“Two roads diverged in a wood, and I- I took the one less traveled by, and that has made all the difference.”
As I return to my series on the difficulties that friendships present, I look no further than my own friendships to find inspiration for this topic. Last time we talked about being passionate about your friends. No, not romantically. We talked about the fact that the word passion literally means to suffer and I asked the question, is your friend worth suffering for? Tonight, I want to focus on an aspect of friendship that doesn’t always have a happy ending- in fact, it rarely does.
Many of us have been there before. We have a friend, usually a close friend or even a best friend, that has been there with us through thick and thin. They have laughed with you, cried with you, fought with you, and served as an accountability partner. I am reminded of the joke that says, a good friend will bail you out of jail, but a best friend will be sitting next you in the cell saying, “THAT WAS AWESOME!!!” While I do not condone breaking the law in the name of fun, it does illustrate my point- we’ve all had THAT friend. The friend that has way too much blackmail material on our lives, but was always classy enough to only divulge the minor embarrassing details around others. Then it happens- it’s gradual so you don’t notice it. In fact, you never really notice it until it feels like it’s too late and you never can put your finger on when it actually began. I’m talking about the day you look up and your friend is heading down a path in their life that you know you can’t follow.
What causes this split between two people that for years seemed completely inseparable? The simple answer is, we grow up. Over simplification? Eh maybe, but it points to the right source. Most of these friendships begin early in childhood, before we have a sense of the world around us, before we develop our personal political views, and before we shape our moral standards, whether based on biblical principles or family principles. These friendships develop outside the influence of these factors that drive our social world day in and day out. As we grow, we begin making very important decisions in our lives that will begin defining us as adults. These decisions include how we feel on key political issues such as gun control and abortion, to more spiritual concerns such as how we feel about the world’s definition of how to live vs. the Bible’s definition of how to live. We will begin polarizing ourselves and we will quickly begin finding ourselves on certain sides of certain issues. Many times, as this process takes shape, we will notice that more often than not, our close friend is on the other side of the issue. You begin to notice that you are starting to have less and less in common. That may lead to into mild resentment when you find yourself on opposing sides of an issue you are passionate about- say abortion for example. This process continues until the strain on the friendship is too much to maintain. You find yourself having more in common with someone else than your once close confidant.
How can we prevent this from happening? Well, mostly, we can’t. If you have taken a stance that you are going to follow the teachings of Christ and live your life to serve Him, then you aren’t going to be able to follow your friend down a destructive path. If they turn into an alcoholic, if they begin to dabble in drugs, or if they start trying to convince you there is no God (for example), then they are treading down a path that you can’t follow. The important step that you need to learn in order to cope with this is simple: you need to be ok with letting them go. Notice something, I DID NOT say that you should give up on them, but sometimes, you need to be able to look at them and say, “I’m not going. I can’t follow you down that road, and I won’t.” Many times, this is the final parting of the friendship, but sometimes God has a different plan, a plan that takes them out of your life until they can get their act together, so that they do not bring you down. Then, once they have righted the ship, God brings you back together.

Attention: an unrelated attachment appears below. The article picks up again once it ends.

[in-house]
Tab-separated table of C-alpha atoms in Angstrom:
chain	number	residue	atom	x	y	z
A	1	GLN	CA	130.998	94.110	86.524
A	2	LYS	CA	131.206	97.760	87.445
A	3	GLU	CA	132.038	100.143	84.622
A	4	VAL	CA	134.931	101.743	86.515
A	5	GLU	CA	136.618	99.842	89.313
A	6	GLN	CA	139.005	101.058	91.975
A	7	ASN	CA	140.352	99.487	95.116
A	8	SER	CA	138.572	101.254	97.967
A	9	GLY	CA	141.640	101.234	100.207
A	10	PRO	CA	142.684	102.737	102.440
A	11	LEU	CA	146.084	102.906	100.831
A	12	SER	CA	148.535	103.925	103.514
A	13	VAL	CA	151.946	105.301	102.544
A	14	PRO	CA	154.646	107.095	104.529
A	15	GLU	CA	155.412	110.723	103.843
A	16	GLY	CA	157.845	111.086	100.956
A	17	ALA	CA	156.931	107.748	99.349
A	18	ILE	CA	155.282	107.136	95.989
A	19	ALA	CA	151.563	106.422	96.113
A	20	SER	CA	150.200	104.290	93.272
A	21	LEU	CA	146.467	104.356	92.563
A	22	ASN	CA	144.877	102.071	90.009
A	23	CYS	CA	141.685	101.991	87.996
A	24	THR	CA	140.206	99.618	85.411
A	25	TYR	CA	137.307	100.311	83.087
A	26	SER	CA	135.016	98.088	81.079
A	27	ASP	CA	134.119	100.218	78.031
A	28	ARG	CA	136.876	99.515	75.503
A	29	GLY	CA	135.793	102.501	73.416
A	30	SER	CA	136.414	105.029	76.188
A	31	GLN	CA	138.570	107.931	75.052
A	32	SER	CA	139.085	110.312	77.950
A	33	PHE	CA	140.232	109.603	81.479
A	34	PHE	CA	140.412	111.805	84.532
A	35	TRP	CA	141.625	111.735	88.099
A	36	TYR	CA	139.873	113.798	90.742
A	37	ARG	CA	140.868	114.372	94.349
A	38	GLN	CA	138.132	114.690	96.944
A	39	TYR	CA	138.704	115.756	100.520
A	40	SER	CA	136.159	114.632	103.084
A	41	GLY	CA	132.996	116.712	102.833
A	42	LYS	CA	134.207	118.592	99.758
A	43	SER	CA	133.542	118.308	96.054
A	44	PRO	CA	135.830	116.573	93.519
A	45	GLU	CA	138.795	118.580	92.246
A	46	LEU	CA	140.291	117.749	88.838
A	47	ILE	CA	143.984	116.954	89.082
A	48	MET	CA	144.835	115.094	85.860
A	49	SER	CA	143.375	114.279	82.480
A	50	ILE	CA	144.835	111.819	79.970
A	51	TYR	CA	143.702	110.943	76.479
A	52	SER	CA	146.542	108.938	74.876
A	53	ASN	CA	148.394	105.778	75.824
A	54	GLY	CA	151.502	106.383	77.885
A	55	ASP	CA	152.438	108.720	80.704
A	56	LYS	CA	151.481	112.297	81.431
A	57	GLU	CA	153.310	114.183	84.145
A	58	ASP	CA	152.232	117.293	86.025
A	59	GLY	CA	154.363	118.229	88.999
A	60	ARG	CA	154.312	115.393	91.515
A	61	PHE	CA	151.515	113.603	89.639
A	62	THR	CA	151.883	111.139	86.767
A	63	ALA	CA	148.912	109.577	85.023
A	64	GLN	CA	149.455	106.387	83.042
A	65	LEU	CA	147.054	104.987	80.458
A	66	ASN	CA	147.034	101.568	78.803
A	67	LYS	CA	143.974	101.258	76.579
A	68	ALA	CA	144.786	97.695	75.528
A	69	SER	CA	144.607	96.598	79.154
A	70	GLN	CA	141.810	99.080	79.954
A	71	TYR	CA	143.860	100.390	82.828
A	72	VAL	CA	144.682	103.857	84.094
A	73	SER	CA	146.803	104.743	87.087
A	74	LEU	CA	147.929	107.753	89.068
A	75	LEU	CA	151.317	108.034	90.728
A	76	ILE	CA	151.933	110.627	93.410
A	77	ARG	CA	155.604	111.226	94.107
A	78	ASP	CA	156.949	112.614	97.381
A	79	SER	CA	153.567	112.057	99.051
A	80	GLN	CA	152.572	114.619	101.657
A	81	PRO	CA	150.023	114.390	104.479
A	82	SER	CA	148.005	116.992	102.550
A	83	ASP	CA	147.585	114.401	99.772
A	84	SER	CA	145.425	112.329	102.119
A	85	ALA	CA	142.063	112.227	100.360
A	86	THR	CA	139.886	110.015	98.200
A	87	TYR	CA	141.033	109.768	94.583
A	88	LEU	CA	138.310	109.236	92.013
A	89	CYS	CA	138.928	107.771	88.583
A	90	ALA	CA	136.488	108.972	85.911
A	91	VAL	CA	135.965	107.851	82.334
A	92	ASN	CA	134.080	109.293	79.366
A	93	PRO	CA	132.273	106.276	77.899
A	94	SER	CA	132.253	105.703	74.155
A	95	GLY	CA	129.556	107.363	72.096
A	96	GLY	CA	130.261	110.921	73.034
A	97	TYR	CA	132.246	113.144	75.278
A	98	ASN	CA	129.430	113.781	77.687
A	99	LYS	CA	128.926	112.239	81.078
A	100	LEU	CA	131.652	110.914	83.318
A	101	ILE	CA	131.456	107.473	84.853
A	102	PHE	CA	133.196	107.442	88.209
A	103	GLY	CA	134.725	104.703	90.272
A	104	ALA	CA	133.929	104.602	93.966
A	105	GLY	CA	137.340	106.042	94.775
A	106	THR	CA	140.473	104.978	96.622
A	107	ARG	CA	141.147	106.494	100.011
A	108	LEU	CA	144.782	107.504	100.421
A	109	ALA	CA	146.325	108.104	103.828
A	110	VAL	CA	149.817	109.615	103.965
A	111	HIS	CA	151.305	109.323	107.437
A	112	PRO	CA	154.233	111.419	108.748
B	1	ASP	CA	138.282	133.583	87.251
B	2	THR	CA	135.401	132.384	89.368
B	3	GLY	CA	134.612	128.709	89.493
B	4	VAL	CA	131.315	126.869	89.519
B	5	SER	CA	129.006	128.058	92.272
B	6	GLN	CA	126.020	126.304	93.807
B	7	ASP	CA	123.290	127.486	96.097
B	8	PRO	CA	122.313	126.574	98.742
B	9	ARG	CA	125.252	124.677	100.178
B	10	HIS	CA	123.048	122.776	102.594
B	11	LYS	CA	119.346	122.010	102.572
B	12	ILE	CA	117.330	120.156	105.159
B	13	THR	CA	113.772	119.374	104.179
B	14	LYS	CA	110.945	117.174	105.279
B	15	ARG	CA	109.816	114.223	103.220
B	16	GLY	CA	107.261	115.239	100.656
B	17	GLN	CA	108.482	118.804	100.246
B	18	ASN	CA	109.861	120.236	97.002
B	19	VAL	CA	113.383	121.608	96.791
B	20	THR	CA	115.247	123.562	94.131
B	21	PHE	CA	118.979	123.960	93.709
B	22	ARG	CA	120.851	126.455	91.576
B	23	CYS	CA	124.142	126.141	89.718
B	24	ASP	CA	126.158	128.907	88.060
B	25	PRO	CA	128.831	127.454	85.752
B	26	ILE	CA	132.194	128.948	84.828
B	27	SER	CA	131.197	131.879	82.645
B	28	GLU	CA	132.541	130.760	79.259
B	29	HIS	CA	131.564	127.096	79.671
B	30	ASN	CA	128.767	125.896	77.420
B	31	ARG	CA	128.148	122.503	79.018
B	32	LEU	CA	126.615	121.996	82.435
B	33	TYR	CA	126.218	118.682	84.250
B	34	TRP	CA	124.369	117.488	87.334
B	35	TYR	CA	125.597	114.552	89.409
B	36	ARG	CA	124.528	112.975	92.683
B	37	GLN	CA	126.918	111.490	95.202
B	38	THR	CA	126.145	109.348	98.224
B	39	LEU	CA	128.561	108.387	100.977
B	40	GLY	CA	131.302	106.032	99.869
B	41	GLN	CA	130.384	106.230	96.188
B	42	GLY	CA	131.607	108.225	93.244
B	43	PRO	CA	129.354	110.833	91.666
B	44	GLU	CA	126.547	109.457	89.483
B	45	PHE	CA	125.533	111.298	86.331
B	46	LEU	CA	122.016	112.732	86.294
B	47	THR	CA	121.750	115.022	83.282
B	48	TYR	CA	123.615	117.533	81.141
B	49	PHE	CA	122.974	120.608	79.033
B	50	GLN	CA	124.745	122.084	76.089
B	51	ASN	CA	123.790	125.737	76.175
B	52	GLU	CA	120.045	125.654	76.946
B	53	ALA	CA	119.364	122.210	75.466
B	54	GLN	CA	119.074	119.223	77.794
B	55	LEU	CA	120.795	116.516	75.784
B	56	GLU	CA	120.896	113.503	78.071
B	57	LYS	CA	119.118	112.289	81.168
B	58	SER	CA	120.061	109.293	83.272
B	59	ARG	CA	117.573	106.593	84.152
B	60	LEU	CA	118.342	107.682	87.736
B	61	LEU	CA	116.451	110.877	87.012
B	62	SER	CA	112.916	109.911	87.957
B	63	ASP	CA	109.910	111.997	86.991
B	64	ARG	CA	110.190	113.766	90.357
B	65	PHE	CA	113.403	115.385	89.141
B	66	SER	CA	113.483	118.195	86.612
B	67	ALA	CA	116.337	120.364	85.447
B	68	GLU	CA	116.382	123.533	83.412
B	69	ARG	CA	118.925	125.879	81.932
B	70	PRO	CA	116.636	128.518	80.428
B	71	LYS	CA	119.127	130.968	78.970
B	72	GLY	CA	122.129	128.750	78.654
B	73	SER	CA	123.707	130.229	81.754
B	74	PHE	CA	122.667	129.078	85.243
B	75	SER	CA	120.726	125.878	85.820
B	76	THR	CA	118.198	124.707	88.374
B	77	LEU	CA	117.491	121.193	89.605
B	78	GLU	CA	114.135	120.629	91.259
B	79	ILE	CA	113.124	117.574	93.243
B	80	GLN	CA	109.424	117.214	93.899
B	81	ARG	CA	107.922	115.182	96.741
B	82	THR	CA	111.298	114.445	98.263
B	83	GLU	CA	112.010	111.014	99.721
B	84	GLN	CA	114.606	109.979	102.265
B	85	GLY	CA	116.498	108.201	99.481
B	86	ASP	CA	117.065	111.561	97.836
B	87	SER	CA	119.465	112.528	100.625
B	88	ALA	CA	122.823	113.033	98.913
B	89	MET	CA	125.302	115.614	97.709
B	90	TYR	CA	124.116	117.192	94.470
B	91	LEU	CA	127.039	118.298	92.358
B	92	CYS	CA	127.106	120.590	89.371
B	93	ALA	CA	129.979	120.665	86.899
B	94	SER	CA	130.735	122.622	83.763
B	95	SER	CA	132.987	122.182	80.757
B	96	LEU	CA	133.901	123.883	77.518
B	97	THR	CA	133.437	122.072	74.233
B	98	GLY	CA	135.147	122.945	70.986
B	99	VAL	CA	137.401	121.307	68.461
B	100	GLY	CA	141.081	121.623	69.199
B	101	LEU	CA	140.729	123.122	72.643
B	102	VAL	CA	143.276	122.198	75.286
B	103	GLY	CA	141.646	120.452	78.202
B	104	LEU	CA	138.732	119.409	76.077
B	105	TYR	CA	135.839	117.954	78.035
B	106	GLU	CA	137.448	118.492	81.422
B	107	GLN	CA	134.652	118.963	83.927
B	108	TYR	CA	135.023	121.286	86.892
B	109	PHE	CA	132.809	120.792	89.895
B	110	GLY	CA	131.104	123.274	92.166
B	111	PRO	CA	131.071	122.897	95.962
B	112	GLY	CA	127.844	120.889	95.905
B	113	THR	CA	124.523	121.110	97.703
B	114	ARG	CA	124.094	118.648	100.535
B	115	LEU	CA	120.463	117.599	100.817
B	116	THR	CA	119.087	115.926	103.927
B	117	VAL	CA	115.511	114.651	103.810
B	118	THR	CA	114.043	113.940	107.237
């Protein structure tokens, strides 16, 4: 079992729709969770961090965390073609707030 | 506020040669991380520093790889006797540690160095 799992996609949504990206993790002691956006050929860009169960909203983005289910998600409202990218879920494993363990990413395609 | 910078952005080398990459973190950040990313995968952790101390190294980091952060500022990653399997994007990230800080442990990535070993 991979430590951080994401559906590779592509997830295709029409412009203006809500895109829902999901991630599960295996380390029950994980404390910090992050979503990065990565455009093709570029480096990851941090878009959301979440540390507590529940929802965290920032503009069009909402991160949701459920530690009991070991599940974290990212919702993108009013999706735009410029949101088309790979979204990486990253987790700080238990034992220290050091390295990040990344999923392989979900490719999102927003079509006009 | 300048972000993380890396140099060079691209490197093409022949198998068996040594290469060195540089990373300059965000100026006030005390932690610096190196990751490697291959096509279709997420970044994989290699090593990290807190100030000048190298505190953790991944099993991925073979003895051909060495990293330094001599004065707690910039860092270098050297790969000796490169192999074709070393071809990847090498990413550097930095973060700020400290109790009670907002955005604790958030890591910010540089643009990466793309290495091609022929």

Most of us will experience this in our lives. It’s not easy to cut someone loose, especially if they have been a big part of your life. However, we must understand that following Christ and living for Him comes with a cost, a sacrifice; leaving us with the very difficult decision of doing what is right instead of what is easy. In fact, Matthew chapter 7 reminds us of how difficult it is to do what is right and follow Christ, and just how few people are on that road. Matthew 7:13-14 says:
“Enter by the narrow gate. For the gate is wide and the way is easy that leads to destruction, and those who enter by it are many. For the gate is narrow and the way is hard that leads to life, and those who find it are few.”
There is an old expression that says I would follow you to hell and back. Well, my answer to that is simple. The One that I follow does not lead me to hell, but thanks to Him, I will follow Him to life eternal in Heaven. Sometimes, we have to cut loose those who are on the wide path, for it can only lead to our destruction. It isn’t easy and it isn’t what we want to do, but when faced with the choice I am reminded of Joshua 24:15
“And if it is evil in your eyes to serve the Lord, choose this day whom you will serve, whether the gods your fathers served in the region beyond the River, or the gods of the Amorites in whose land you dwell. But as for me and my house, we will serve the Lord.”
In Christ Alone,
Rev. Bro. Coach